The Ruby gem stores the messages as an array of lines, with the <cr><lf> (hereafter CRLF) removed. The CRLF is added back when the message is reconstituted. Note that CRLF is a constant defined by this gem.

The DKIM signature consists of basically two parts: a hash of the body (the original email), and a hash to sign the email. The body hash (represented by bh) guarantees that the email cannot be modified without detection, and the signing hash (represented by b) guarantees that the email comes from the sender it preports to come from (represented by d). Take into account that there may be multiple DKIM signatures on any given email representing different servers the email has passed through.

Theoretically, any entity handling the mail can sign it, too. For example, by adding the "enigmail" plug-in to Thunderbird, Thunderbird can sign outgoing email, and verify incoming email.

WHERE DO I GET THE RUBY PDKIM GEM?

To get the gem, just use "gem" to install it from RubyGems.org thusly:

sudo gem install pdkim

That's all there is to it!

HOW DO I USE IT?

There are two ways to sign and verify your emails. One is to make all the separate calls to the gem yourself (which gives you more control over the process). The other is to call the one-line sign or the one-line verify methods (which is easier to do). Both methods will be detailed in the text below.

If you call the methods yourself, you have more options to choose from, and you can turn on debugging (which I think is unnecessary).

If you call the one-line methods, it's quick and easy to add DKIM to your code.

WHAT DO I NEED TO SIGN AN EMAIL?

To begin with, to sign an email you'll need to specify a few constants to define the signing parameters; you'll also need a private-key/public-key pair; and of course, the email to be signed. After that, there is a series of calls to make to process the email, and the output will be a signed email.

The easiest way to create the key pair is to use OpenSSL. To use this in a test, you can just look at the code for bin/pdkimgemtest.rb, but to actually use it with an MTA (mail server), you'll have to install the public key into the server's DNS records, and how you do that depends on the ISP you use to run your mail server.

A sample private key looks like this (in Ruby):

rsa_private_key = <<EOT
-----BEGIN RSA PRIVATE KEY-----
MIICXQIBAAKBgQC5+utIbbfbpssvW0TboF73Seos+1ijdPFGwc/z8Yu12cpjBvRb
5/qRJd83XCySRs0QkK1zWx4soPffbtyJ9TU5mO76M23lIuI5slJ4QLA0UznGxfHd
fXpK9qRnmG6A4HRHC9B93pjTo6iBksRhIeSsTL94EbUJ625i0Lqg4i6NVQIDAQAB
AoGBAIDGqJH/Pta9+GTzGovE0N0D9j1tUKPl/ocS/m4Ya7fgdQ36q8rTpyFICvan
QUmL8sQsmZ2Nkygt0VSJy/VOr6niQmoi97PY0egxvvK5mtc/nxePCGwYLOMpB6ql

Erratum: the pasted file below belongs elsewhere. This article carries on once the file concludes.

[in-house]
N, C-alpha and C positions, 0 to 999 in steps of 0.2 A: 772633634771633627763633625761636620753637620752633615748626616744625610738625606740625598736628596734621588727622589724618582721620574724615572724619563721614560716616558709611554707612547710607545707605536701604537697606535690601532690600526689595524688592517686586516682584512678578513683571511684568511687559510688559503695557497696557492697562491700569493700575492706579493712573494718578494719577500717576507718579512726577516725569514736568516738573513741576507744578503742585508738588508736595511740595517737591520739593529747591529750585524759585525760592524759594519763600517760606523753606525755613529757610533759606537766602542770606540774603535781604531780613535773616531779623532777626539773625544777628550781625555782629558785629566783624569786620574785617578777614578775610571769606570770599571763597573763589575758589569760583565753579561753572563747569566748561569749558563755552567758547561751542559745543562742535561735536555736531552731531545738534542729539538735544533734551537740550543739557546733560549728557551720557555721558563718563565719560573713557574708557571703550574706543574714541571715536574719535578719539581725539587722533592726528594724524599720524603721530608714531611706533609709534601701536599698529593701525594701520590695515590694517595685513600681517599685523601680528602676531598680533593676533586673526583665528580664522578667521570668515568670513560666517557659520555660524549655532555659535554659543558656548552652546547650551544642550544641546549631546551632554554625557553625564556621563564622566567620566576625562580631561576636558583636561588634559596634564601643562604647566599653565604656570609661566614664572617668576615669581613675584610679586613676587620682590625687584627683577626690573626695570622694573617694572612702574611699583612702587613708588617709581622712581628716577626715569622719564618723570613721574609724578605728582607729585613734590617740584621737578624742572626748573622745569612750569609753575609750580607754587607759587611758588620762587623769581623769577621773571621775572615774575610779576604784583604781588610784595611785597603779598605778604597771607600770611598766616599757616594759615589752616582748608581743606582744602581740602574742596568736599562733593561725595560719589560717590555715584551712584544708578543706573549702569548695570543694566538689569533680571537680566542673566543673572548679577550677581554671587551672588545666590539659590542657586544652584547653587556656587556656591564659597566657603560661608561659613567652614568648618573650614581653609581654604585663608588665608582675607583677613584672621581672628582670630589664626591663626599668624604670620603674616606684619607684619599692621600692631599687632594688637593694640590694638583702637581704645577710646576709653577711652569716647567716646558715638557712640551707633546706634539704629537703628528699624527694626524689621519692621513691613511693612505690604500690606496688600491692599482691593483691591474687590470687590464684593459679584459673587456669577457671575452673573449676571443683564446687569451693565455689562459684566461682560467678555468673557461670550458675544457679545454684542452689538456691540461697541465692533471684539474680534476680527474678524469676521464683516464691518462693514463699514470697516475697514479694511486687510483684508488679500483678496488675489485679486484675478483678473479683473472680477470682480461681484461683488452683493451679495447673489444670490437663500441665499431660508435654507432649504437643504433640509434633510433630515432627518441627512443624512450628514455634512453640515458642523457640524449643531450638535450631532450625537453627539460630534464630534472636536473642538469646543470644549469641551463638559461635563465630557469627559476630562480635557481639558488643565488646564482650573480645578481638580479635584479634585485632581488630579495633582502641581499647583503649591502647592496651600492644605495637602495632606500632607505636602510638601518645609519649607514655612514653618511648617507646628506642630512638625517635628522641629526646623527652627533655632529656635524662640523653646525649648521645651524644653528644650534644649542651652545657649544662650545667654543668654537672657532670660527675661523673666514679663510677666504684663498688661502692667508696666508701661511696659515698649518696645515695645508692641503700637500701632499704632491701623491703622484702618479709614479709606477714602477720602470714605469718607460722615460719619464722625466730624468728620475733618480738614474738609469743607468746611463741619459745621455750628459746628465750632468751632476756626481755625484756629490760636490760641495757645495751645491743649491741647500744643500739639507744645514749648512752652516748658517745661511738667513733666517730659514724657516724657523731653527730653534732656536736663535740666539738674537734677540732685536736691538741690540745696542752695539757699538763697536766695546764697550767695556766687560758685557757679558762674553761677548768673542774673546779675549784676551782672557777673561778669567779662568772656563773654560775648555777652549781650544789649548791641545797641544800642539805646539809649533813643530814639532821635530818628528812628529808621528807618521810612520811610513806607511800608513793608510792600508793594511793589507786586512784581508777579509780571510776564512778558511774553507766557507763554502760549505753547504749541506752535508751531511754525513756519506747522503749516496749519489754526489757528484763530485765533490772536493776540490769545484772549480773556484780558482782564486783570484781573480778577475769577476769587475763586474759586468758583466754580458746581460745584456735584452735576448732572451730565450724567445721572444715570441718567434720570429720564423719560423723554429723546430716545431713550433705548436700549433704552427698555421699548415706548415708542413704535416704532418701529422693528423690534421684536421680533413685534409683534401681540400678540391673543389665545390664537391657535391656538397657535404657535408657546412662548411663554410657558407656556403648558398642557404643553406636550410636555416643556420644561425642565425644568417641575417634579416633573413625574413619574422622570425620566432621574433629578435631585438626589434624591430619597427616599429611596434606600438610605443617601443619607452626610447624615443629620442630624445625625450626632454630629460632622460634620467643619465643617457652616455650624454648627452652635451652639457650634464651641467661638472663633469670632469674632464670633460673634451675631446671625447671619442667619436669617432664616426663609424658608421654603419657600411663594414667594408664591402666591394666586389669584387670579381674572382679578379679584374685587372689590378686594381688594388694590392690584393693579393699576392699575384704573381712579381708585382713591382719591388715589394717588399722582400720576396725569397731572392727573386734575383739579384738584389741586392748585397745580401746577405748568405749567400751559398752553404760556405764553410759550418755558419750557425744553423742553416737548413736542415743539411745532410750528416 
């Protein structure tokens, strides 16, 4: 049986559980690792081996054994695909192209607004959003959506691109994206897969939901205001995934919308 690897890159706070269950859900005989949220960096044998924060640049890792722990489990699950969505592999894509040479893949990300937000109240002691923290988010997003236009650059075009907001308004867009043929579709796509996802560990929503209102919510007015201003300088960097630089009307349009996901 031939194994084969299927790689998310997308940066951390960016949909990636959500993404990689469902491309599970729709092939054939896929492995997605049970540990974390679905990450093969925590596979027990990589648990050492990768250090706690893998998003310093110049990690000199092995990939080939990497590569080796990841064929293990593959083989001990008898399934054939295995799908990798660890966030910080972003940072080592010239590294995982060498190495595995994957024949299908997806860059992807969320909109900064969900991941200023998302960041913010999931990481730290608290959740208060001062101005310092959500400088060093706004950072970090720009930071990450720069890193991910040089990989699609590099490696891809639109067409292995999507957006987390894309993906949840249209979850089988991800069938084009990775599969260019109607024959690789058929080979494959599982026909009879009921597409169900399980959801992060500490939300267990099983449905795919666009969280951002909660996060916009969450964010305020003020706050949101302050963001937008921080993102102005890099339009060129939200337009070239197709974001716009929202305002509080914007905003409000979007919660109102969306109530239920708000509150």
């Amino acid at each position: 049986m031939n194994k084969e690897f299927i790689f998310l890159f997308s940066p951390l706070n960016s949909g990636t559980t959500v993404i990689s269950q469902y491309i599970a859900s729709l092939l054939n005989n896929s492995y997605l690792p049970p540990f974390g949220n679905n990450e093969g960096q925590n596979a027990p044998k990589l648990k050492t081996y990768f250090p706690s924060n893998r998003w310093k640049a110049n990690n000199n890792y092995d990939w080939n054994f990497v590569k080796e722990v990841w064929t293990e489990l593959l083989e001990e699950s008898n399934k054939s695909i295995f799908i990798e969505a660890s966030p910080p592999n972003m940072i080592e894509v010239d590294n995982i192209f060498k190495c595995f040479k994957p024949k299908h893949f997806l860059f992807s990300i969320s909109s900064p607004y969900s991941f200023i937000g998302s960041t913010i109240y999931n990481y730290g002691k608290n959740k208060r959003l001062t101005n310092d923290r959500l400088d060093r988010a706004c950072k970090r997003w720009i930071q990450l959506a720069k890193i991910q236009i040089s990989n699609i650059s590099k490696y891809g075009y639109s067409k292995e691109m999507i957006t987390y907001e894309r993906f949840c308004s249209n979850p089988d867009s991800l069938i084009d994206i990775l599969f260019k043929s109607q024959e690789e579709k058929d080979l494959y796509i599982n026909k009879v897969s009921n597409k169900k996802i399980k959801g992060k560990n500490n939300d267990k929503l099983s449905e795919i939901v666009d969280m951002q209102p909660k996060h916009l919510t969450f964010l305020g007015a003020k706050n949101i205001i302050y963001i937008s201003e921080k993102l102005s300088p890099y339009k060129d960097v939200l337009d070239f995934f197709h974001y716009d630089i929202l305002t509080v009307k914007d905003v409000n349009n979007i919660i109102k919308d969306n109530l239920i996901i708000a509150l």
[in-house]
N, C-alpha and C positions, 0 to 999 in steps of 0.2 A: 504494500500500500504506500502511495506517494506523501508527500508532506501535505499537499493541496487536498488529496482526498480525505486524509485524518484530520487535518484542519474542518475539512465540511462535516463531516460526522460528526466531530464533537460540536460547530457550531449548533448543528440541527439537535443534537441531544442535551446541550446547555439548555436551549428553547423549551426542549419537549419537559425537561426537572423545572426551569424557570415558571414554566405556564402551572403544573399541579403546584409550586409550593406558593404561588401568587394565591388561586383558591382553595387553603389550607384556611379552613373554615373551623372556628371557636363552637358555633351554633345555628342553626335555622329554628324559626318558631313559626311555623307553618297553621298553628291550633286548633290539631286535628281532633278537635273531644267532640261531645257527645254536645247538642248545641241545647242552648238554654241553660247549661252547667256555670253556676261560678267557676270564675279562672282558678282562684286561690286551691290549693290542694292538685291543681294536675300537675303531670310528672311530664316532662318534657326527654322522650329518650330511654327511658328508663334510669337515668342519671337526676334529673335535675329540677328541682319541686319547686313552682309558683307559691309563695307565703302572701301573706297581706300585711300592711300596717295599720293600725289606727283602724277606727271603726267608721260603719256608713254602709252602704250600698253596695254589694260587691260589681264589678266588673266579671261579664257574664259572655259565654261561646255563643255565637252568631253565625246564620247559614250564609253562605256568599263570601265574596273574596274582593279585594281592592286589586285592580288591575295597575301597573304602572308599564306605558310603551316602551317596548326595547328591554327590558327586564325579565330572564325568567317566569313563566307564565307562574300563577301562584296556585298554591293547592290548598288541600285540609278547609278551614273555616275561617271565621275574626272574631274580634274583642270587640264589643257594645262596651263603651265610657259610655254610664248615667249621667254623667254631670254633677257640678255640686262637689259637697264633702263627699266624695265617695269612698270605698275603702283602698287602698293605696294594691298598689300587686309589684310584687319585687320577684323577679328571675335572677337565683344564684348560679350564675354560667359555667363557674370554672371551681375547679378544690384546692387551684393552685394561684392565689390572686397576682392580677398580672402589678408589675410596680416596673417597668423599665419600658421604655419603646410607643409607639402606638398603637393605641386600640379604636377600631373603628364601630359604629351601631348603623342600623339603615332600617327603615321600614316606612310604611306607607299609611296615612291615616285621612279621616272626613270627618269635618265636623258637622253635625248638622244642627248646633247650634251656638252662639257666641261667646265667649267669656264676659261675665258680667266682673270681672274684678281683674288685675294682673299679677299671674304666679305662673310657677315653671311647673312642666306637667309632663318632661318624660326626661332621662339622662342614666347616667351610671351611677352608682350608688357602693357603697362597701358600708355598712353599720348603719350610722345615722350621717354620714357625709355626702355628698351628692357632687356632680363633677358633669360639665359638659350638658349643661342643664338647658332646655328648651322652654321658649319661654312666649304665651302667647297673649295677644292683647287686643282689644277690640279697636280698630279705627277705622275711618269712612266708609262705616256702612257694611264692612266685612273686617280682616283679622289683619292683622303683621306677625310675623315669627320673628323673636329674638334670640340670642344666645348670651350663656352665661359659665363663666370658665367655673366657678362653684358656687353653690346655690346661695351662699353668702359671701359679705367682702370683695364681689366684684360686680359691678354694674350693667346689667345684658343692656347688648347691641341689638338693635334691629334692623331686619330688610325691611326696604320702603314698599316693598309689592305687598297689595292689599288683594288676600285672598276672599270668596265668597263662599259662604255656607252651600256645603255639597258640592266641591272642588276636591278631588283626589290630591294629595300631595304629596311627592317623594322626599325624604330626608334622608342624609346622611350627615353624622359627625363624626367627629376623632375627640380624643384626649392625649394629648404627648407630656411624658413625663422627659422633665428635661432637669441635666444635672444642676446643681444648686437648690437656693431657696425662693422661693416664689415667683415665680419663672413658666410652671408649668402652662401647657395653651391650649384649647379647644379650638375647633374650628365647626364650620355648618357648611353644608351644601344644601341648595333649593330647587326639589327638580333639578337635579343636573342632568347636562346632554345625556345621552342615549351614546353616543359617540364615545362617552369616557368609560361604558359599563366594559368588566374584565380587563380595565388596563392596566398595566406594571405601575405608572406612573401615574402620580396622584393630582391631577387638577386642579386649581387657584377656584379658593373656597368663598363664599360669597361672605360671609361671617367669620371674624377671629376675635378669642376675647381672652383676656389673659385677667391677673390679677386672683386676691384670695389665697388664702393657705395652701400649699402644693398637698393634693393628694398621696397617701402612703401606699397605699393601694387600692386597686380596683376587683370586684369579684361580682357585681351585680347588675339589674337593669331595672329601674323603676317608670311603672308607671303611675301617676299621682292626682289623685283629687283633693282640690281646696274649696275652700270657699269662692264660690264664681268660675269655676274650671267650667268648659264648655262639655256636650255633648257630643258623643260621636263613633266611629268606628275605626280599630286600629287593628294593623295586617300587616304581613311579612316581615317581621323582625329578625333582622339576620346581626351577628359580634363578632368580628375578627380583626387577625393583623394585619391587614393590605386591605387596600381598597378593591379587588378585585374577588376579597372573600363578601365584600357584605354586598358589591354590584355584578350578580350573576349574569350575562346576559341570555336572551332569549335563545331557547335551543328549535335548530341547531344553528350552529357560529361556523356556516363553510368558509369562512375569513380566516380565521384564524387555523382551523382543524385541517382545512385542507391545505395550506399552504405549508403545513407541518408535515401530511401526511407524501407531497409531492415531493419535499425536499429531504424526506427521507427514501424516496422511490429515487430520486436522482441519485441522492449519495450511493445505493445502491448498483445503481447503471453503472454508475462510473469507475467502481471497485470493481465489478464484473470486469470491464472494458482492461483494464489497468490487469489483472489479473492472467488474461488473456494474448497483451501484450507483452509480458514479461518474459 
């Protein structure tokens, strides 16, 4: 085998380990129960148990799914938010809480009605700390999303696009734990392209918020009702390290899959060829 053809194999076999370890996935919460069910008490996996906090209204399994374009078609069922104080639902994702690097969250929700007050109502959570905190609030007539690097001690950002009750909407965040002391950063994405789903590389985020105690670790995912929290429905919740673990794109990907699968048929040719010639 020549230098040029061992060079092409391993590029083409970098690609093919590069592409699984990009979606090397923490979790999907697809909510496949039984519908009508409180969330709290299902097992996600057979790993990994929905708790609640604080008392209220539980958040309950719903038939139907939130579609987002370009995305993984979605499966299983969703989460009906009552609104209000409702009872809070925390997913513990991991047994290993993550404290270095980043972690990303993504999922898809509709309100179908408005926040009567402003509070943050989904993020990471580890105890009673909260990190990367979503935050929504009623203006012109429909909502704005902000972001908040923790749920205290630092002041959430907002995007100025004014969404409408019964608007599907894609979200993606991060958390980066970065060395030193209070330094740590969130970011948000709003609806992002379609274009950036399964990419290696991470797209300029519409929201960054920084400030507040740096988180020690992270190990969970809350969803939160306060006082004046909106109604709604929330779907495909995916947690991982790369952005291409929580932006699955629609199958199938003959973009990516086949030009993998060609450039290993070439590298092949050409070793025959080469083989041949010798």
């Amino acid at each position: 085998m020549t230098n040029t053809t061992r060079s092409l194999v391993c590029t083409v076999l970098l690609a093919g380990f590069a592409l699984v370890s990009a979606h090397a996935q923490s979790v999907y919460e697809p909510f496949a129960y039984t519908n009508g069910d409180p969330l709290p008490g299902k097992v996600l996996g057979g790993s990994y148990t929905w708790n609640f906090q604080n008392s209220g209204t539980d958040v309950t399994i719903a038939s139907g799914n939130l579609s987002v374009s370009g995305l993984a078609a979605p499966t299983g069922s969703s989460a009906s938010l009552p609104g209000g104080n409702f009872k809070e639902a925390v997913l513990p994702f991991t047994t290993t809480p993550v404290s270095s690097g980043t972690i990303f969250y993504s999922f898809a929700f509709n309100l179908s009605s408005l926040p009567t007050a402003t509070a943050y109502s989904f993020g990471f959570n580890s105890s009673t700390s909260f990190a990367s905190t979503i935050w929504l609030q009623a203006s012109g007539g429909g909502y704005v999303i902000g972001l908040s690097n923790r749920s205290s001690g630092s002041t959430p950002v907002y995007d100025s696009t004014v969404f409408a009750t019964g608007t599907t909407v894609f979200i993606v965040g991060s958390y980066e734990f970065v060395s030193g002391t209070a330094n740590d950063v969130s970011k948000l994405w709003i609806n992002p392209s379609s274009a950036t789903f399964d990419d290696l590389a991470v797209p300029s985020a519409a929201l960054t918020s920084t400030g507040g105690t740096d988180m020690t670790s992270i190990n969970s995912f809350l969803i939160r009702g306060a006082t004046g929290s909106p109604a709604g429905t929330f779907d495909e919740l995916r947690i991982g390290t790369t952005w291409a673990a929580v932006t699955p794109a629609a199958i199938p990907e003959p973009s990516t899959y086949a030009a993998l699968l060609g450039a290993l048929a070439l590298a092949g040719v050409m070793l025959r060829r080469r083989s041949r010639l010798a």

0UptotmvJU3tjyHZbksOf6LlzvpAgk7GnxLF1Cg/RJhH9ubBAkEA6b32mr52u3Uz
BjbVWez1XBcxgwHk8A4NF9yCpHtVRY3751FZbrhy7oa+ZvYokxS4dzrepZlB1dqX
IXaq7CgakQJBAMuwpG4N5x1/PfLODD7PYaJ5GSIx6BZoJObnx/42PrIm2gQdfs6W
1aClscqMyj5vSBF+cWWqu1i7j6+qugSswIUCQA3T3BPZcqKyUztp4QM53mX9RUOP
yCBfZGzl8aCTXz8HIEDV8il3pezwcbEbnNjen+8Fv4giYd+p18j2ATSJRtECQGaE
lG3Tz4PYG/zN2fnu9KwKmSzNw4srhY82D0GSWcHerhIuKjmeTw0Y+EAC1nPQHIy5
gCd0Y/DIDgyTOCbML+UCQQClbgAoYnIpbTUklWH00Z1xr+Y95BOjb4lyjyIF98B2
FA0nM8cHuN/VLKjjcrJUK47lZEOsjLv+qTl0i0Lp6giq
-----END RSA PRIVATE KEY-----
EOT

A sample public key looks like this:

-----BEGIN PUBLIC KEY-----
MIGfMA0GCSqGSIb3DQEBAQUAA4GNADCBiQKBgQC5+utIbbfbpssvW0TboF73Seos
+1ijdPFGwc/z8Yu12cpjBvRb5/qRJd83XCySRs0QkK1zWx4soPffbtyJ9TU5mO76
M23lIuI5slJ4QLA0UznGxfHdfXpK9qRnmG6A4HRHC9B93pjTo6iBksRhIeSsTL94
EbUJ625i0Lqg4i6NVQIDAQAB
-----END PUBLIC KEY-----

but it's stored into the server's DNS TXT record like this:

v=DKIM1; p=MIGfMA0GCSqGSIb3DQEBAQUAA4GNADCBiQKBgQC5+utIbbfbpssvW0TboF73Seos+1ijdPFGwc/z8Yu12cpjBvRb5/qRJd83XCySRs0QkK1zWx4soPffbtyJ9TU5mO76M23lIuI5slJ4QLA0UznGxfHdfXpK9qRnmG6A4HRHC9B93pjTo6iBksRhIeSsTL94EbUJ625i0Lqg4i6NVQIDAQAB;

and in Ruby:

rsa_public_key = "v=DKIM1; p=MIGfMA0GCSqGSIb3DQEBAQUAA4GNADCBiQKBgQC5+utIbbfbpssvW0TboF73Seos+1ijdPFGwc/z8Yu12cpjBvRb5/qRJd83XCySRs0QkK1zWx4soPffbtyJ9TU5mO76M23lIuI5slJ4QLA0UznGxfHdfXpK9qRnmG6A4HRHC9B93pjTo6iBksRhIeSsTL94EbUJ625i0Lqg4i6NVQIDAQAB;"

The public key is retrieved by the gem's verification process.

A couple of other things needed for testing are A test message:

message = [
  "From: Tom Kistner <tom@duncanthrax.net>",
  "X-Folded-Header: line one",
  "\tline two",
  "To: PDKIM User",
  "Subject: PDKIM Test",
  "",
  "Test 1, 2, 3, 4",
  "This is a simple test of Ruby PDKIM."
]

The sending domain:

domain = "duncanthrax.net"

A selector:

selector = "cheezburger"